People of Symphony starring Admir Pehratovic: Defining the Arches that Support the Solutions Architect Role
Admir joined Symphony over five years ago as a Software Engineer, and as he pointed out, it was a definite turning point in his career. In this article, Admir touches upon the exhilarating journey that brought him to the Solutions Architect position, what he learned along the way, and all the complexities of this unique role within Symphony.
The Quest for Greater Challenges
Before coming to Symphony, Admir sensed a strong need for a change of pace and new challenges when a couple of colleagues introduced him to Symphony, and a new chapter slowly started unfolding. Admir was assigned to a project right away and immediately clicked with the team. It was an entirely different environment of nourishment and mutual support that grew over the years.
Admir began working as a Python Software Engineer on a project that allowed him to expand his knowledge in various fields, combining full-stack engineering with DevOps knowledge on infrastructure and systems. Hence, the Team Lead role came naturally. He shifted through several projects before he finally embarked on his Solutions Architect journey.
A Solutions Architect’s place within Symphony
“I must say I resisted becoming a Solutions Architect at first because I felt it would move me even farther away from the technical side of the story. However, our Head of Software Engineering and Service Delivery Manager helped me understand the many elements intertwined in a Solutions Architect role, from technical to strategic development, testing, and getting a better grip of the system as a whole. It was simply a time for a step up from the Team Lead role, and it proved to be the right choice and the perfect timing for an upgrade.” - Admir started his story.
“Switching to an entirely new position has its challenges, but the highly detailed onboarding plan prepared by our People Operations combined with strong mentorship from my new teammates were the wind beneath my wings that I needed.” - he added.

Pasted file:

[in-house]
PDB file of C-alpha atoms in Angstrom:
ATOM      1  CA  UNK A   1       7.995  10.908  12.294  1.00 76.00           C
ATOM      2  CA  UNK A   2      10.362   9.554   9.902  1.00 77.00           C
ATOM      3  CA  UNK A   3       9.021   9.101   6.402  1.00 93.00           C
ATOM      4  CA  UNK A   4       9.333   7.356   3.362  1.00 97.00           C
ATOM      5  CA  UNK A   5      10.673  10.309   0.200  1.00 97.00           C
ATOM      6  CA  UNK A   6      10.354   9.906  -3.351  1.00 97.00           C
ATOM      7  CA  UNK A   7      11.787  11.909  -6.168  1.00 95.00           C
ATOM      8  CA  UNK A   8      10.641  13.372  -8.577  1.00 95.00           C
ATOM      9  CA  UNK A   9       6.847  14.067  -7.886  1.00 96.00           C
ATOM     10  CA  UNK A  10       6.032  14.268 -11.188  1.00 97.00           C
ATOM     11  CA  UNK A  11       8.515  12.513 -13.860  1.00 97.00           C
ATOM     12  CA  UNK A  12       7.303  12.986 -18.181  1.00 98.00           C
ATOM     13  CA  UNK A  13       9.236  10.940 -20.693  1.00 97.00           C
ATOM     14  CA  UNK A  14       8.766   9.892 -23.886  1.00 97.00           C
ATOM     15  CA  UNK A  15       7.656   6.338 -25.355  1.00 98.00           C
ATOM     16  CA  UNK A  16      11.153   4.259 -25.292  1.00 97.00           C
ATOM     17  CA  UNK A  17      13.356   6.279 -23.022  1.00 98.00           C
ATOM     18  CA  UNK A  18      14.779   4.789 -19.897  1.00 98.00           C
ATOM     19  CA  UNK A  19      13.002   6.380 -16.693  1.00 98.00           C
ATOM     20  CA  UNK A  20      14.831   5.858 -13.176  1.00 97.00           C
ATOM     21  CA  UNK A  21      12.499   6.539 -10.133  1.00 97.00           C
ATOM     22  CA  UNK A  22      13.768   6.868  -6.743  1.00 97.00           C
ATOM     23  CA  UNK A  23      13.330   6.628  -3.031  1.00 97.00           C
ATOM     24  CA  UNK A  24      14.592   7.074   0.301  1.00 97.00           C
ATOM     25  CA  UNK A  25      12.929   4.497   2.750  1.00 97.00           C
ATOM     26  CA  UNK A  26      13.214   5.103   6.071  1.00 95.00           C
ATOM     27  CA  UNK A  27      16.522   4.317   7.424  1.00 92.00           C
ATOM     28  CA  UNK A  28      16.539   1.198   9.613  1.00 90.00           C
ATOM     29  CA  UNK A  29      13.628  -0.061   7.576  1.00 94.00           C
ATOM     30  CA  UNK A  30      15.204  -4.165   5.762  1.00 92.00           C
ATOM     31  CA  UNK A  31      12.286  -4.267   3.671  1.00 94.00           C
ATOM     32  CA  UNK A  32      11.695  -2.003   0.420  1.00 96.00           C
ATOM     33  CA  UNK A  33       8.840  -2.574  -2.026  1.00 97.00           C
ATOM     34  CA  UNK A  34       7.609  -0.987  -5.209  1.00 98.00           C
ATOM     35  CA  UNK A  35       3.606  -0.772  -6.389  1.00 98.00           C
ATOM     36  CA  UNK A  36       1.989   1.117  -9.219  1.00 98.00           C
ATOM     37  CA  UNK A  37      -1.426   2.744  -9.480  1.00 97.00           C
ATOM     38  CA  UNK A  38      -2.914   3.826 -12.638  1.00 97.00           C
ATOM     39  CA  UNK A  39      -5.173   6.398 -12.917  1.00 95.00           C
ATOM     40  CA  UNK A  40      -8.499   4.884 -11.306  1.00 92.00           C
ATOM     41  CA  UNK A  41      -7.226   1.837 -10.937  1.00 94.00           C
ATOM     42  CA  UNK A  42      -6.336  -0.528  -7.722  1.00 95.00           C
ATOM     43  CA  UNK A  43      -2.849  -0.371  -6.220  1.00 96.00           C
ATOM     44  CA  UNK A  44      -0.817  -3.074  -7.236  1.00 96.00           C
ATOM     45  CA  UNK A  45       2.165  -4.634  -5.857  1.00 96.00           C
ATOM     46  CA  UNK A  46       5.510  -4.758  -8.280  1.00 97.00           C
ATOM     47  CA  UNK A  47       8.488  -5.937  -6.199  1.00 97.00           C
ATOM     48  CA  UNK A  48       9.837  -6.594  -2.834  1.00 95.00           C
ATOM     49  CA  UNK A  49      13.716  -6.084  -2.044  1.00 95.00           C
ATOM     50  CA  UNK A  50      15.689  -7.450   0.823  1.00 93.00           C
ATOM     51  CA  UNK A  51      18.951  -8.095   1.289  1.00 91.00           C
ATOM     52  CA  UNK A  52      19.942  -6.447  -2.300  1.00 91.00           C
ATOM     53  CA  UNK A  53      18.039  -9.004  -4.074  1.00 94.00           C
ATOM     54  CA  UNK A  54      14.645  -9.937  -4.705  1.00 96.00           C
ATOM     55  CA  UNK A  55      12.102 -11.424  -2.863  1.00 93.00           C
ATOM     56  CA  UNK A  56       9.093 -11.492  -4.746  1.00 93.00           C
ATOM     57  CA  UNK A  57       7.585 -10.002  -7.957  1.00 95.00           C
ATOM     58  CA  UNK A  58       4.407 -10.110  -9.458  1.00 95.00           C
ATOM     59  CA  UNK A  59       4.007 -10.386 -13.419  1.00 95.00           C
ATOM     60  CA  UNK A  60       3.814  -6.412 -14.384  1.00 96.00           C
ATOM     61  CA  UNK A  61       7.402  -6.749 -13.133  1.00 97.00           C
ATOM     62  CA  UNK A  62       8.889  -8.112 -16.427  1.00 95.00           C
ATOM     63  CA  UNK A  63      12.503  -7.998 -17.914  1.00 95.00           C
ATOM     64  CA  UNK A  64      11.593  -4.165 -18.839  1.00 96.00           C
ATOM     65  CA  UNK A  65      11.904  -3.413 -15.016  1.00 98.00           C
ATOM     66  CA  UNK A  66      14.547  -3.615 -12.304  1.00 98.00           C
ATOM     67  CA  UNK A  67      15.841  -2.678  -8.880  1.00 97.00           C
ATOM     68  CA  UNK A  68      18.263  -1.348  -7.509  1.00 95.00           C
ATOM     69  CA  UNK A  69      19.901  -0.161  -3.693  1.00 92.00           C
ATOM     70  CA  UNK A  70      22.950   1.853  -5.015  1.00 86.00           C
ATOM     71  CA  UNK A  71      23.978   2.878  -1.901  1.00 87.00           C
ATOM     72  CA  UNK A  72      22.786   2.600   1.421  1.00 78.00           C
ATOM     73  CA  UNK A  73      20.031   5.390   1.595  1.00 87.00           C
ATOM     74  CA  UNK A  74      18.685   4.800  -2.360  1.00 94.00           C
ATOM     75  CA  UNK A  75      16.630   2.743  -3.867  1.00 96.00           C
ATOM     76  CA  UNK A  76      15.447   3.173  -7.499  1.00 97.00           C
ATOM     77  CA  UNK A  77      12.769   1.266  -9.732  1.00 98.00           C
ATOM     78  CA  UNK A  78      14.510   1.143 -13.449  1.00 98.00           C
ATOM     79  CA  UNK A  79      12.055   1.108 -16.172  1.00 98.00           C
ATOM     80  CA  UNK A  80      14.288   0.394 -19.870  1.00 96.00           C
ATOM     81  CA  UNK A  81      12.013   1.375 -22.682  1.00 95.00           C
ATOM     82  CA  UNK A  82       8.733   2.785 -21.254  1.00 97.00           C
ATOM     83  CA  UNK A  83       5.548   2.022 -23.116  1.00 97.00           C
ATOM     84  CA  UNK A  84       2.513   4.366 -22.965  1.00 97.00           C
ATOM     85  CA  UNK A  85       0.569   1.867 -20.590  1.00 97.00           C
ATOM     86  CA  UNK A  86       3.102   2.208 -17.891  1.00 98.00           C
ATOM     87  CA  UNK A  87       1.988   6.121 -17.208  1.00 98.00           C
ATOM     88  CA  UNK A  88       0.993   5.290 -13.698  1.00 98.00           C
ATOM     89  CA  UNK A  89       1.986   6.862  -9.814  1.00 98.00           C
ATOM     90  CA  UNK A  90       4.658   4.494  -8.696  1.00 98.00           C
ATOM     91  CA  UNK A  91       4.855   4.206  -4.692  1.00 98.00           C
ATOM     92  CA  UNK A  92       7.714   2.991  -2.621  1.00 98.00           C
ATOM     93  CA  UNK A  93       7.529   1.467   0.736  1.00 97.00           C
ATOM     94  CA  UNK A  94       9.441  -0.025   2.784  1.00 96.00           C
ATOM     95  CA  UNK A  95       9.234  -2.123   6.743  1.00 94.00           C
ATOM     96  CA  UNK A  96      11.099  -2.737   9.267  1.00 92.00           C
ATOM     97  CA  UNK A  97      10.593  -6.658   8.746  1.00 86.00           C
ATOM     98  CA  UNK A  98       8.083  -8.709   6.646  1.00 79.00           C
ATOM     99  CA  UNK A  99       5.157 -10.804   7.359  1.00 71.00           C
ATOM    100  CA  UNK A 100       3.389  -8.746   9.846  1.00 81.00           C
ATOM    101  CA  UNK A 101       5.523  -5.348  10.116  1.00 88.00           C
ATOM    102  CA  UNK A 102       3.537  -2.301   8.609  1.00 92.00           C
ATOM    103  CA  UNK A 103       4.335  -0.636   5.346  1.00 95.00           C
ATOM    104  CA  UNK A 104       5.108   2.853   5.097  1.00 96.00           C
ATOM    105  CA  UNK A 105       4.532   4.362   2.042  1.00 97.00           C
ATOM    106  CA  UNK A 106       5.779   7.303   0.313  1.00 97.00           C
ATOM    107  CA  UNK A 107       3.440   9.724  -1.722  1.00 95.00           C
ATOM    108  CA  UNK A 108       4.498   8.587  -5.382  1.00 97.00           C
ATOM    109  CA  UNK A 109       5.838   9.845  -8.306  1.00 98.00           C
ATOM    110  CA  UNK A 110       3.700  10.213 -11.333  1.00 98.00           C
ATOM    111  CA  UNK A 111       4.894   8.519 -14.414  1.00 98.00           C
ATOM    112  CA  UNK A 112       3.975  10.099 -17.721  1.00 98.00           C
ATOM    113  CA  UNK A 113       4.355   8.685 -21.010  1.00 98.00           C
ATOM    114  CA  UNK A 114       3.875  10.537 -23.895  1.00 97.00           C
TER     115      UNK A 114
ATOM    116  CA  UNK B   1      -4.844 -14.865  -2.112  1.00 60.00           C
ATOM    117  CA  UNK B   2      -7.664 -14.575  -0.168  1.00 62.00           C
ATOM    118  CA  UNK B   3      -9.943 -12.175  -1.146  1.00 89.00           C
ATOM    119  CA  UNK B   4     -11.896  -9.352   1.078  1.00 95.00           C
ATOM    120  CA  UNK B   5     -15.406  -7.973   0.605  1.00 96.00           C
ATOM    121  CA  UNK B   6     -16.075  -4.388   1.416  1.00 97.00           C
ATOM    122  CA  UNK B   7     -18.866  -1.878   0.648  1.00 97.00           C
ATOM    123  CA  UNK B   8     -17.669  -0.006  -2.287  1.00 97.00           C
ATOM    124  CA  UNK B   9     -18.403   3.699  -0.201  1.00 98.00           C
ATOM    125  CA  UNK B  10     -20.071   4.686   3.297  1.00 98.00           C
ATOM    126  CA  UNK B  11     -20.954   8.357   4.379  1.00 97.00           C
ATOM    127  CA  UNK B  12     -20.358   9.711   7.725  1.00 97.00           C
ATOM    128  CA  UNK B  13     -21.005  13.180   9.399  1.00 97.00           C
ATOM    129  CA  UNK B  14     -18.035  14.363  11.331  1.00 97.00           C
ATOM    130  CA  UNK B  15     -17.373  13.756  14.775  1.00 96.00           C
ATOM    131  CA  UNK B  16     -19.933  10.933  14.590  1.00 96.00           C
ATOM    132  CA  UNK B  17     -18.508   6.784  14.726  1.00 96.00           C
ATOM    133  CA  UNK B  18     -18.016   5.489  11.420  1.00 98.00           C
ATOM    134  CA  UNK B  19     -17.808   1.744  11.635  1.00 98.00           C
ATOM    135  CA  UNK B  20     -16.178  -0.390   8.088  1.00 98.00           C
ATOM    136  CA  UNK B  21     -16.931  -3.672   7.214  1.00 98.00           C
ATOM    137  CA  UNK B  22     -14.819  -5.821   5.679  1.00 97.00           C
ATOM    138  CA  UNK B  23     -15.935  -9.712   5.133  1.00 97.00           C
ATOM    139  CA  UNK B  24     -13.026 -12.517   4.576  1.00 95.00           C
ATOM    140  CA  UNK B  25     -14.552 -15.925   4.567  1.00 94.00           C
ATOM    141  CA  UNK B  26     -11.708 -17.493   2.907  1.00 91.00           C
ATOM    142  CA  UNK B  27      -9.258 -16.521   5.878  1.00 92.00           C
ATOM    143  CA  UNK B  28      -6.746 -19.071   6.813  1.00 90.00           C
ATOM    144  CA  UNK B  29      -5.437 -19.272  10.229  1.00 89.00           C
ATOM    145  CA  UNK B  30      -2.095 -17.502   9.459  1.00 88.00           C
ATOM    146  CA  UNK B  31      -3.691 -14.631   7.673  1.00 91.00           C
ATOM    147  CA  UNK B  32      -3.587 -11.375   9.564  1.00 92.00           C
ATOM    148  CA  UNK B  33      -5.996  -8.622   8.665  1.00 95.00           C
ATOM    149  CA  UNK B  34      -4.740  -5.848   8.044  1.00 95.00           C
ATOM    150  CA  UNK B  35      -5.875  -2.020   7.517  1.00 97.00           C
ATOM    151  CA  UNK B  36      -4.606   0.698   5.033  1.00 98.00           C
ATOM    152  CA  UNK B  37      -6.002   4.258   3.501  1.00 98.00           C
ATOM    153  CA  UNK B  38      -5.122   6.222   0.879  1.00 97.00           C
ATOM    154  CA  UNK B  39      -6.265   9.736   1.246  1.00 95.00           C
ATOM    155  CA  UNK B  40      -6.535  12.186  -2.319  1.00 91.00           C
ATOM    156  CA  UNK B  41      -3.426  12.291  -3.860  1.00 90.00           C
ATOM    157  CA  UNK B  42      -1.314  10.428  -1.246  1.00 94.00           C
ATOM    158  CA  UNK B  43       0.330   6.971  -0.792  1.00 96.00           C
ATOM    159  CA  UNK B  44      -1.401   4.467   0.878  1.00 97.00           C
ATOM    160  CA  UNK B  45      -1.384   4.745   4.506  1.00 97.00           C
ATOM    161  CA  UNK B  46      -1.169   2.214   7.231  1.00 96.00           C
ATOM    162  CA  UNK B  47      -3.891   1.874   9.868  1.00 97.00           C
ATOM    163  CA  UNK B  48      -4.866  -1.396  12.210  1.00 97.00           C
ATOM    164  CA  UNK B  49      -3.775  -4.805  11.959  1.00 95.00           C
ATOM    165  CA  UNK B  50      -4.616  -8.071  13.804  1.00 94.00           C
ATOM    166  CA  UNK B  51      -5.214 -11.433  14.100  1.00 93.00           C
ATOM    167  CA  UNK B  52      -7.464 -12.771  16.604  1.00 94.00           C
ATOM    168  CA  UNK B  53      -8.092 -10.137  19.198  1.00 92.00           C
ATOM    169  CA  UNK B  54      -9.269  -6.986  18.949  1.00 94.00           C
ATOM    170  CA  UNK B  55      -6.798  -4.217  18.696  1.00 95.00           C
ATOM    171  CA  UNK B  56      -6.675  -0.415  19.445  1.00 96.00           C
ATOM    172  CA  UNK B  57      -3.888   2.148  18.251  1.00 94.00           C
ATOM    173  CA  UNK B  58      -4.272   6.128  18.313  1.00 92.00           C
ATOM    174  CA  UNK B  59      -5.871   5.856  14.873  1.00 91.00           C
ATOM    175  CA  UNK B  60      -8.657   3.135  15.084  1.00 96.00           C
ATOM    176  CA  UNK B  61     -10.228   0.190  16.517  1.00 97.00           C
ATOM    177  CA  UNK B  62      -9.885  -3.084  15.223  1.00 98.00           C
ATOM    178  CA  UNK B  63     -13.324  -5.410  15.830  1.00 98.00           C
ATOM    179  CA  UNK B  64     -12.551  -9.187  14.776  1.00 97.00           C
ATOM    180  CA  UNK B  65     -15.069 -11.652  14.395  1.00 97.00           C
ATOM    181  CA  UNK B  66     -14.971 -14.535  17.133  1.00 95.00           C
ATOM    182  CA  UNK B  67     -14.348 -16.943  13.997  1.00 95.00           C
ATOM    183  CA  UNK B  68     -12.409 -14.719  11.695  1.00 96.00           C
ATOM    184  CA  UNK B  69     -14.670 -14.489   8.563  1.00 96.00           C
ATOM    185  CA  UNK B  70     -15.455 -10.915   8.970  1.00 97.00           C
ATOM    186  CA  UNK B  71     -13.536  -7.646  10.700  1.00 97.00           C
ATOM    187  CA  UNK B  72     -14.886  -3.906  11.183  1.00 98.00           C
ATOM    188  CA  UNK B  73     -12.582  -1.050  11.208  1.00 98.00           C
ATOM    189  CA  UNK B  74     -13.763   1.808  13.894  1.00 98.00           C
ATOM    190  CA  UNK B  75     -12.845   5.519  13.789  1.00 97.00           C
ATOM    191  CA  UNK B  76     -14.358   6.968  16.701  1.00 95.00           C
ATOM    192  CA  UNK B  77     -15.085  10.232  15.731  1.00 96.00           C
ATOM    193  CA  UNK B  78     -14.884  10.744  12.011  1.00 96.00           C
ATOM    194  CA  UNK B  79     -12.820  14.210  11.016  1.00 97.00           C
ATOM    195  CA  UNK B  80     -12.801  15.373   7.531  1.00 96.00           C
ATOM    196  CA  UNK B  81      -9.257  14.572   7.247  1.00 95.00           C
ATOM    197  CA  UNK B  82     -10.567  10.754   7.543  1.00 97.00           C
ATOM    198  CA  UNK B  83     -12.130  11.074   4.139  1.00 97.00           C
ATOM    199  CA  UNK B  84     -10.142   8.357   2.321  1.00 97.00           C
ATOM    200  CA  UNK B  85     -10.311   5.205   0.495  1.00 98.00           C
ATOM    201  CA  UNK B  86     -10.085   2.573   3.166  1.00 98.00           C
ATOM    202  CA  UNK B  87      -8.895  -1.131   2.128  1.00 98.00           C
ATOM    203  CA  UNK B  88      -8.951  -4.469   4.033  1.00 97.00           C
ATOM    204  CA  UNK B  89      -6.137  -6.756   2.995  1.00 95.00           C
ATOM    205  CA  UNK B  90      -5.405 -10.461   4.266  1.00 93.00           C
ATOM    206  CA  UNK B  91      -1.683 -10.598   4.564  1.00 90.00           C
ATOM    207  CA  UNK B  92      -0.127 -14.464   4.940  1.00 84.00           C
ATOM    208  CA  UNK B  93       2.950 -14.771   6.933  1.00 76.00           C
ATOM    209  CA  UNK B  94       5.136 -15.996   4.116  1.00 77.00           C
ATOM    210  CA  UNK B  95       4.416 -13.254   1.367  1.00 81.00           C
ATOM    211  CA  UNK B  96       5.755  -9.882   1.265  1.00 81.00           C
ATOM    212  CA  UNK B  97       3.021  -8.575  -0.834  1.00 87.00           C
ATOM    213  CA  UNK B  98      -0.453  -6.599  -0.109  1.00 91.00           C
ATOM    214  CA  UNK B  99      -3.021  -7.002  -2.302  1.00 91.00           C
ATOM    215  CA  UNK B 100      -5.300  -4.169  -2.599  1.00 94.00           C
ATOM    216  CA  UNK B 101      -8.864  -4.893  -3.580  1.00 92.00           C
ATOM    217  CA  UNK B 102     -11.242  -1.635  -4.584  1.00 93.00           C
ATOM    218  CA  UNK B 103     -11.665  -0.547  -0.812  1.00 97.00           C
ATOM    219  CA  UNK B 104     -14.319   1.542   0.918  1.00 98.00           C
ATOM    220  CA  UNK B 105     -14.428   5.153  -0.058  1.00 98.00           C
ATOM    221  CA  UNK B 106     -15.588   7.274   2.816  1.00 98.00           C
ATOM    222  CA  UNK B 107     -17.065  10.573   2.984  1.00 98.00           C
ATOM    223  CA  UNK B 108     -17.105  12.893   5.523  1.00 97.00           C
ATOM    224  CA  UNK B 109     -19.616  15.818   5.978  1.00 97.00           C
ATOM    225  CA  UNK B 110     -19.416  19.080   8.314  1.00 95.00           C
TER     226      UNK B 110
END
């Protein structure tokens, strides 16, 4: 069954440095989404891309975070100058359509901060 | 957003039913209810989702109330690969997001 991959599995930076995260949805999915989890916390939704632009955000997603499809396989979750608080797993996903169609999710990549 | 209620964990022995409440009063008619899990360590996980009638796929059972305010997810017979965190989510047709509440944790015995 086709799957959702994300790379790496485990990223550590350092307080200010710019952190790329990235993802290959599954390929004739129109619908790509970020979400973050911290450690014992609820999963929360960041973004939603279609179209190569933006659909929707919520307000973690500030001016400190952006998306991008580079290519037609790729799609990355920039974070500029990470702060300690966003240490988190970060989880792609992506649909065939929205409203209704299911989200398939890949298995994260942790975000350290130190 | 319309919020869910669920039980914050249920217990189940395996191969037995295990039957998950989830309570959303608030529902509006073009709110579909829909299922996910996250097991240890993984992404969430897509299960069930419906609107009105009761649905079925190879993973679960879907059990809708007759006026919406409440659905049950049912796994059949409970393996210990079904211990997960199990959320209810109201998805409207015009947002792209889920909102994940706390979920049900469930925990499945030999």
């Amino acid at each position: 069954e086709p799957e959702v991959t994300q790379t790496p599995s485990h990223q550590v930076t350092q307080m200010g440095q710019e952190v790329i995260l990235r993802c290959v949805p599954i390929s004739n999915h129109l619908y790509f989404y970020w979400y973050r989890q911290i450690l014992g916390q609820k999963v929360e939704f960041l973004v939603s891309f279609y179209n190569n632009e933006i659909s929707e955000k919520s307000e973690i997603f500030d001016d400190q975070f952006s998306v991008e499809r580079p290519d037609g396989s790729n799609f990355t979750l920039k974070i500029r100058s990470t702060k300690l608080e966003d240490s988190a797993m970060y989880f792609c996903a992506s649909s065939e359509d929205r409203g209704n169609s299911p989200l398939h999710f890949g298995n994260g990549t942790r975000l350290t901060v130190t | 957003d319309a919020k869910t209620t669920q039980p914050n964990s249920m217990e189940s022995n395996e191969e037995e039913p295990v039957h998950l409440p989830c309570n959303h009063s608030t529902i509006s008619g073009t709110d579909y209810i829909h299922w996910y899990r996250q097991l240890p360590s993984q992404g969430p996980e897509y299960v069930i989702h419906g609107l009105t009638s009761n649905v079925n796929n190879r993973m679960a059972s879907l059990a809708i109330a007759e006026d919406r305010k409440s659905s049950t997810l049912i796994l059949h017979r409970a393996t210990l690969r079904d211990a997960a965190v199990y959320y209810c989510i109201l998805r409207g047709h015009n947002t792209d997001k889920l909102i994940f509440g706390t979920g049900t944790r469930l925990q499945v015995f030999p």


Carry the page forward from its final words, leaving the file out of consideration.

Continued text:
The Solutions Architect role has many different layers, and as Admir puts it - “it contains the best of both worlds in a sense.” It was vital for him to still have his hands on the technical development on each project and build an engineering approach with the teams by readily sharing his knowledge and previous experiences.
“The biggest challenge was to come to terms with the non-technical requirements. As a developer, I never really considered the scalability of a solution, how well it will perform in the next five years or so, and whether it will fit in the system as a whole. It was usually taken care of by someone else while I was focused on the code, and giving my best to complete the given tasks. As a Solutions Architect, you must be prepared to optimize in accordance with the project requirements.” - Admir emphasized, adding that - “It is imperative to consider all the factors that come into play when setting up the architecture and finding the best solutions for the project. No solution is set in stone, and the aim is to make the best possible tradeoff at the given moment.”
Another challenge Admir faced when becoming a Solutions Architect was onboarding new team members to a project he was assigned to, ensuring that everyone understood the process requirements, and setting up quality standards that consistently need to be met.